Friday, 24 April 2015

Diversify OR Not?

I am serving my In-Camp-Training (ICT) this few weeks. For me, ICT is always a time to take a breather from work, where camp mates get together to "talk cock sing song" aside from the military duties on our shoulders. Incidentally, I chatted to two camp mates about investments in stocks. Let’s call them camp mate Mr. A and B. Both of them salaried employees and invest as part timers currently. 

Mr. A – Only Concentrate on One to Two Stocks? 

Mr. A who is just married, told me he is planning to quit his day job soon. It has always been his aspiration to stop work as a salaried employee when he reaches age 35. Now his age the time has come. This is because not only is his age criteria fulfilled, but he had profited from the raging stock market lately. After Mr. A quit, he will devote full-time on stock market. Mr. A is neither a value investor nor a trader. “Any style, as long as it earns money!” Mr. A said with a wide and confident smile.  According to him, he only trade US stocks and normally only hold 1 to 2 stocks. His winner is "Apple!" Strategy is simple. “Just keep focusing on these 1 to 2 stocks, buy and sell, to profit from it.” I was told. 

Mr. B – Only Concentrate on One Sector 

Next up is Mr. B, a family man with two kids. While idling and checking my stock portfolio on phone, Mr. B glanced and out of curiosity, asked those are stocks portfolio. “Wah so many stocks”, he asked. “Yes, more than 20 in SGX”, I replied with a smile. On the contrary to me, Mr. B only hold few stocks, only invested on NYSE, and punt mainly on banking stocks. I then queried if it is a risky to concentrate investments on one sector. Mr. B explained without qualms that his strategy is sound. “Banking stocks are going to enjoy the uptrend when Fed raise the interest rates!” Mr. B said.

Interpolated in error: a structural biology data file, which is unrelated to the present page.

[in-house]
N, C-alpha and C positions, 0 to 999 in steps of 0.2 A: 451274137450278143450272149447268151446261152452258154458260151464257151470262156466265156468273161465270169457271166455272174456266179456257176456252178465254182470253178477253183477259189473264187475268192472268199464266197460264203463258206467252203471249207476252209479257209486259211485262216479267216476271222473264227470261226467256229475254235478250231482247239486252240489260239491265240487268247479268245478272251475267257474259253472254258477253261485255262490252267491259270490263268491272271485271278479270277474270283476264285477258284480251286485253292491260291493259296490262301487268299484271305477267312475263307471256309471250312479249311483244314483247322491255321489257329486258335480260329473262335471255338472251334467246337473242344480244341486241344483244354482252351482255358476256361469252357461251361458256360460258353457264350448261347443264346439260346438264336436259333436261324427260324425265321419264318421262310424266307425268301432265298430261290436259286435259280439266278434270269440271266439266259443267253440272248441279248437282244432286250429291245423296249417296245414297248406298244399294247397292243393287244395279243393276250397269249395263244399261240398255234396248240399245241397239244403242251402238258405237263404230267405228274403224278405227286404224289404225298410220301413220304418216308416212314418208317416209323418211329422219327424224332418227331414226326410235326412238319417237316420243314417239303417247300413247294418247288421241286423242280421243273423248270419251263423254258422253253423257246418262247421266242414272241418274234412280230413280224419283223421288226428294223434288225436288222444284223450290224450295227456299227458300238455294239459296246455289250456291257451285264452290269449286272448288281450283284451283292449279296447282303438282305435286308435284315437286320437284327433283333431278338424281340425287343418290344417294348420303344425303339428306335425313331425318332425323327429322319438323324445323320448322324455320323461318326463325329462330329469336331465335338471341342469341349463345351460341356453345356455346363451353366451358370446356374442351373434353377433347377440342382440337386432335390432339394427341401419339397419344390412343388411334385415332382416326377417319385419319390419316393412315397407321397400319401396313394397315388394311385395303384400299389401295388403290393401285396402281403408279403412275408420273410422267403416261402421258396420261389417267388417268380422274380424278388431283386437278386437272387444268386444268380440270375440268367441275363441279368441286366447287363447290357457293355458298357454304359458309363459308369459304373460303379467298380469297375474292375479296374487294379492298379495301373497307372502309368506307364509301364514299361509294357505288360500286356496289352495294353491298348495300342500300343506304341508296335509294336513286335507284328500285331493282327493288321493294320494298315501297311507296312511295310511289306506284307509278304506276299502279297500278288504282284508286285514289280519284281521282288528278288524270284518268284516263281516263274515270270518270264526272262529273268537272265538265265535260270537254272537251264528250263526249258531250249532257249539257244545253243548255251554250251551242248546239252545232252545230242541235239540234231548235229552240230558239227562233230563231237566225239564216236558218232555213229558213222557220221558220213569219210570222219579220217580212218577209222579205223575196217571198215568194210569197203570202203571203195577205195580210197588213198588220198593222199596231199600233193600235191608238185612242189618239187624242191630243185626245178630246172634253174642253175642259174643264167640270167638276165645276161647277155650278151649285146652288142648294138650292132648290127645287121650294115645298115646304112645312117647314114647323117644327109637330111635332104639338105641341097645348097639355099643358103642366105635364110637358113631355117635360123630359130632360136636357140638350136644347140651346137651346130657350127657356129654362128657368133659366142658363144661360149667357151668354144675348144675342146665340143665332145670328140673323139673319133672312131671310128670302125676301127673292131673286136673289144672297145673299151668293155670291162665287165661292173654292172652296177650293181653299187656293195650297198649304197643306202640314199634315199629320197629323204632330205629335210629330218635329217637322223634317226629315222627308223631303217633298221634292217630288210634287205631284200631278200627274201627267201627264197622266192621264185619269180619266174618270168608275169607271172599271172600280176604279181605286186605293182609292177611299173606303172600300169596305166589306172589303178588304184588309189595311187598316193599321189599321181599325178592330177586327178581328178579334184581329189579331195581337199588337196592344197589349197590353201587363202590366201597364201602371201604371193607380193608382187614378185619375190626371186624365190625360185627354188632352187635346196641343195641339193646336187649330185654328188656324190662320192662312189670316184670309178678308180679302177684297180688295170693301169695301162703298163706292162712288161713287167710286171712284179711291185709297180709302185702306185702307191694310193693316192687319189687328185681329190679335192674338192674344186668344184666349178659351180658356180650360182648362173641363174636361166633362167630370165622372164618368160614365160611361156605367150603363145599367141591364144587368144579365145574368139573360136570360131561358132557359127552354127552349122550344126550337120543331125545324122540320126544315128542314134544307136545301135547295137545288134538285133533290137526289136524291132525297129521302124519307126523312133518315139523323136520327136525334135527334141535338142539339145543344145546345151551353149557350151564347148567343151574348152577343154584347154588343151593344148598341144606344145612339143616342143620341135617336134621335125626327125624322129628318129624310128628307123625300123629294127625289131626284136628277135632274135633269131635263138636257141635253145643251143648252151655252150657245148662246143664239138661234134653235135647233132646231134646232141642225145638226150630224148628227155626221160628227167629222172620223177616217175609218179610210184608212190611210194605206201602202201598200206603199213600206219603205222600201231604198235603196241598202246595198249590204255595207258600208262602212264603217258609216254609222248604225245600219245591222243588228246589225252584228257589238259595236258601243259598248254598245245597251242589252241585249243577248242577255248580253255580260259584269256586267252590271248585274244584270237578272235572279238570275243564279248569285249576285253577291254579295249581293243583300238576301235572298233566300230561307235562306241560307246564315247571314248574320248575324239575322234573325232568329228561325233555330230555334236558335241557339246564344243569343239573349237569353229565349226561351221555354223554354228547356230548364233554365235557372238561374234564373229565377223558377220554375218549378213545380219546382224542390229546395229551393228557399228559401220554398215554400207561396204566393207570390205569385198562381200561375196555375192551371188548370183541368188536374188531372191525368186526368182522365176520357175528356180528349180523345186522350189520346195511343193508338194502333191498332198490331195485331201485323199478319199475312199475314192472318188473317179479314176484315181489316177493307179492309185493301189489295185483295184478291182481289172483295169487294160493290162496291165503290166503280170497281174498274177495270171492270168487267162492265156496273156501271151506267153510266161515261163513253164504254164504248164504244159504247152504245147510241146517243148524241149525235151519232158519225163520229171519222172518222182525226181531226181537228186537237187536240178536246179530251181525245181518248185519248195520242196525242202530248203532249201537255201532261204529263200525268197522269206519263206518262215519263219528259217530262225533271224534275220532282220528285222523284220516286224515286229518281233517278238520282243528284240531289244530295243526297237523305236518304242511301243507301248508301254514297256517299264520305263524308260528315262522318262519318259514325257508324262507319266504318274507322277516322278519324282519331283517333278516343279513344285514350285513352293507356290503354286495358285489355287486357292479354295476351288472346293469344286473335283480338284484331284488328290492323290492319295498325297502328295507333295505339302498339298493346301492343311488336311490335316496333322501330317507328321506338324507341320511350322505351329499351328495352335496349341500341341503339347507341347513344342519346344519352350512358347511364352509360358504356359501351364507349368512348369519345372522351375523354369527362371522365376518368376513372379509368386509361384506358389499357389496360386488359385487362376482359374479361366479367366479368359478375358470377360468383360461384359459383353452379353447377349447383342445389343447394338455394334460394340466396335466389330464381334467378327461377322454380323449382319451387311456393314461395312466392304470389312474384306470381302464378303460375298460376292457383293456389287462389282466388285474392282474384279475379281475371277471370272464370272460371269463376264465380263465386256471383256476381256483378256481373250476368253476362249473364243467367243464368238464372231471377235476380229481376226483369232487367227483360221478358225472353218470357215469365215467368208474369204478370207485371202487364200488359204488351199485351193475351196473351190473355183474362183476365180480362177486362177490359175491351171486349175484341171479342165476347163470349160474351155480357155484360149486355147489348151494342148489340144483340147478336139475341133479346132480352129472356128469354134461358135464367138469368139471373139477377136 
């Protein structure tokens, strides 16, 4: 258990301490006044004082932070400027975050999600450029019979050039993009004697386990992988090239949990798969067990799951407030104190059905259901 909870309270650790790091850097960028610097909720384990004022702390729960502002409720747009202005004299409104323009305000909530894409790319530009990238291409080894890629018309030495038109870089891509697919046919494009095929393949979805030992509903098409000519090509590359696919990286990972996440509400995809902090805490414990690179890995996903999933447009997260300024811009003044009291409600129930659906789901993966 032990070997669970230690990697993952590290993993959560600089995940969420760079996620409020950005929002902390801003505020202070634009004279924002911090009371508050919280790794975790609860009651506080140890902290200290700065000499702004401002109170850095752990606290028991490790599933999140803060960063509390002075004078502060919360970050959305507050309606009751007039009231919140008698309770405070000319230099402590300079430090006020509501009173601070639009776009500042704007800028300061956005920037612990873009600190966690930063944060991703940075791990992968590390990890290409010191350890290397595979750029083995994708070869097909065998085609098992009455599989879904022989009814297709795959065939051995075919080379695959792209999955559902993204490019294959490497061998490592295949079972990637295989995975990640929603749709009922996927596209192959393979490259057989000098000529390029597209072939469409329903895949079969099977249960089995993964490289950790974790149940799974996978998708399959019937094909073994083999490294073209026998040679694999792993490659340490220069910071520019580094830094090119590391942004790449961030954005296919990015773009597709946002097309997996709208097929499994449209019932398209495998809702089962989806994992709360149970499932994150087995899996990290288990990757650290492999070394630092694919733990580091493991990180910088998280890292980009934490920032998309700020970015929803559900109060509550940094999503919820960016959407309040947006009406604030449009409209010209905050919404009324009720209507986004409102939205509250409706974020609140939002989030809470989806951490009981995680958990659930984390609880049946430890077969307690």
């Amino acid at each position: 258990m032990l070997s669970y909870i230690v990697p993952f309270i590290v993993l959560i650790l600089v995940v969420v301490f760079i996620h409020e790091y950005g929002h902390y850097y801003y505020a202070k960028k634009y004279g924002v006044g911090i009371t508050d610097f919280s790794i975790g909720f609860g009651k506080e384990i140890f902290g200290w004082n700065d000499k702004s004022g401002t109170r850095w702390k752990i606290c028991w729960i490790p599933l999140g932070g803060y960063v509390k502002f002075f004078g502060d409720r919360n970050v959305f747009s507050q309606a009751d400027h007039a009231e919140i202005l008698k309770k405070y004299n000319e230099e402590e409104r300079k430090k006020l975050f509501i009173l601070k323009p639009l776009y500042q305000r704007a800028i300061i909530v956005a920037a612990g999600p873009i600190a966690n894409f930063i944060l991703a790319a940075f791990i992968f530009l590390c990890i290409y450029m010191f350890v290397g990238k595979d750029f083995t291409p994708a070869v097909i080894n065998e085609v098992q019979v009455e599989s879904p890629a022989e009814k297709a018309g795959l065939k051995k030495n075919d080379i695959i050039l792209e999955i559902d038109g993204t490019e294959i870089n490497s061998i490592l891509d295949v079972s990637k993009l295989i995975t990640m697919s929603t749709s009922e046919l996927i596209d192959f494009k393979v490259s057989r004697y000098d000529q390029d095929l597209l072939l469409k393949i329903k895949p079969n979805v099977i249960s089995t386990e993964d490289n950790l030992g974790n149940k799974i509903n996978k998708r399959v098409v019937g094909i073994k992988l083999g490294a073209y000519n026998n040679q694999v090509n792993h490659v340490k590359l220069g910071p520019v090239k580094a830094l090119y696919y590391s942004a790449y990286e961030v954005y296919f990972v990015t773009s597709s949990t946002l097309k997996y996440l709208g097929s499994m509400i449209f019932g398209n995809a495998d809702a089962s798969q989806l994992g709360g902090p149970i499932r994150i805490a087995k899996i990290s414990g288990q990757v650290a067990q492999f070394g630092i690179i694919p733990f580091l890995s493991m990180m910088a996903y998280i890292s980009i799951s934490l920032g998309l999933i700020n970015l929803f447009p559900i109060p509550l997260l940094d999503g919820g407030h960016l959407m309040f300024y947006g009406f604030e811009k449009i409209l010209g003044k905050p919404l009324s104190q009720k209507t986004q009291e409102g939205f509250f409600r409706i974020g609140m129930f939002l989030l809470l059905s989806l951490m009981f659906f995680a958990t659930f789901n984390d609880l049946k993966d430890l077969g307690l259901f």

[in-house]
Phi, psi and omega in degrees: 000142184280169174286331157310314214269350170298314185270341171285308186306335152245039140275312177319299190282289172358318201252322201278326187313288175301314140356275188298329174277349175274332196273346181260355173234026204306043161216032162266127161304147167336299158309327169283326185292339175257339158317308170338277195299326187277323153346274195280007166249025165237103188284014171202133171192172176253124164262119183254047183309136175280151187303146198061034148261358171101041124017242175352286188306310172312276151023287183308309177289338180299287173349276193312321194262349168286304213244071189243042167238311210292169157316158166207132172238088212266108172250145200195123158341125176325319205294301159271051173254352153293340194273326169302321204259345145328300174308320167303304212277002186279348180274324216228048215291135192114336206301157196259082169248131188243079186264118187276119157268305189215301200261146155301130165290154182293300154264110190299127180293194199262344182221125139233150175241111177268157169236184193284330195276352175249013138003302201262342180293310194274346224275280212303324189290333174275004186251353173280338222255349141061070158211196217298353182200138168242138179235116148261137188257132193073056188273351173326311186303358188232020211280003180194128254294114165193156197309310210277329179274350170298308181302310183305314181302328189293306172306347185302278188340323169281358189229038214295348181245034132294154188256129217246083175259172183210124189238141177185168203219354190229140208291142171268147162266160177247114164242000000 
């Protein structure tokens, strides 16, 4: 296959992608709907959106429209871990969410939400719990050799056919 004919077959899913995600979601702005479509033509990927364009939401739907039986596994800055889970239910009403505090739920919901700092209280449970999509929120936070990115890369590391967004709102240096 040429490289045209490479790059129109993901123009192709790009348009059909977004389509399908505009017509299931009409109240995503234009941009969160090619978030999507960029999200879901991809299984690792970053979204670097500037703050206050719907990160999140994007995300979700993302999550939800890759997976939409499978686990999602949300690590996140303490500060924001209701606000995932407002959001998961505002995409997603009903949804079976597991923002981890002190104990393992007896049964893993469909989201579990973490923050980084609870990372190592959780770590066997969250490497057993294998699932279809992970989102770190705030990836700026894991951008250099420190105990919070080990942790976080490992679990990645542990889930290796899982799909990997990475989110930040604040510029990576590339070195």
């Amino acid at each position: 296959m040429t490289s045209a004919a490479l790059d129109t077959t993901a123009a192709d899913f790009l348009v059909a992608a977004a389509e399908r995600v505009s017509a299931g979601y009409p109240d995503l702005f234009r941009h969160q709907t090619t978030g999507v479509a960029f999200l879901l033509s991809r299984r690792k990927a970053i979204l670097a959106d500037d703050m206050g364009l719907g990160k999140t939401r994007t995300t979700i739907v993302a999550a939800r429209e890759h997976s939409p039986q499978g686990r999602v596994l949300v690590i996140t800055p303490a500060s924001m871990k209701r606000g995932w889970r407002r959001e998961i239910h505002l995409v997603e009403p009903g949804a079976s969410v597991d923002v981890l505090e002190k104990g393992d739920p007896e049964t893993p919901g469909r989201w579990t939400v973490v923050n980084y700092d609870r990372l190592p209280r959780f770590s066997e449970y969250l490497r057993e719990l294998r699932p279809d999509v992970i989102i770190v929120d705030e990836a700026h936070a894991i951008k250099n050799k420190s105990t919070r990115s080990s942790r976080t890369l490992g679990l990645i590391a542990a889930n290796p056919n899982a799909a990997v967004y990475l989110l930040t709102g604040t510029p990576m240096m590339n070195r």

So there you have it. Absolutely NO diversification for campmates A and B. One focus on a particular stock while another focus on a particular sector. Other similarities are; both only invest in US stocks now! Both are very confident about their strategies and none mentioned about the “What If” black swan situation. 


Diversify or Not? 

So THE Million Dollar Question, "Diversify or Not?"

Different people adopt different school of thoughts. Perhaps it is most appropriate to hear from the most successful investment gurus of all time as follows, before we decide.

Warren Buffett
“Diversification is protection against ignorance, it makes little sense for those who know what they’re doing.” 

Warren Buffett has often opposed diversification as an investment strategy, while Buffett's master - Benjamin Graham, on the other hand viewed Diversification as a key idea of achieving market beating portfolio returns.

Benjamin Graham says: 
“Diversification is an established tenet of conservative investment. By accepting it so universally, investors are really demonstrating their acceptance of the margin-of-safety principle, to which diversification is the companion.”

Jim Rogers
“If you want to make a lot of money, resist diversification. Brokers promote the motion that everybody should diversity. But that is mainly to protect themselves. The way to get rich is to find what is good, focus on it, and concentrate your resources there.” 

Peter Lynch
Peter Lynch certainly do not subscribe to the belief of restricting investments to only few stocks. He held as many as 1400 stocks as a portfolio manager at one time. Lynch have faith that as long as few out of the many stocks becomes a multi-baggers, we will be a winner. 

However Lynch do mentioned that over-diversification can be termed di-worsification which is inefficient diversification. 

“There is no point in diversifying just for the sake of diversifying, particularly if it means less familiarity with the firms. Investors should own however many "exciting prospects" that they are able to uncover that pass all the tests of research”. 

Lynch also suggests investing in several categories of stocks as a way of spreading the downside risk. On the other hand, Lynch warns against investment in a single stock.

Rolf's Thoughts 

I am definitely no Guru like anyone of the above. I am just an average home-based conservative investor. As a non-professional, who neither have long hours gluing to the market charts, nor guts to stomach big risk, I will go with diversification to reduce my risk. Ultimately my aim is simple – to gain market index beating returns and compound.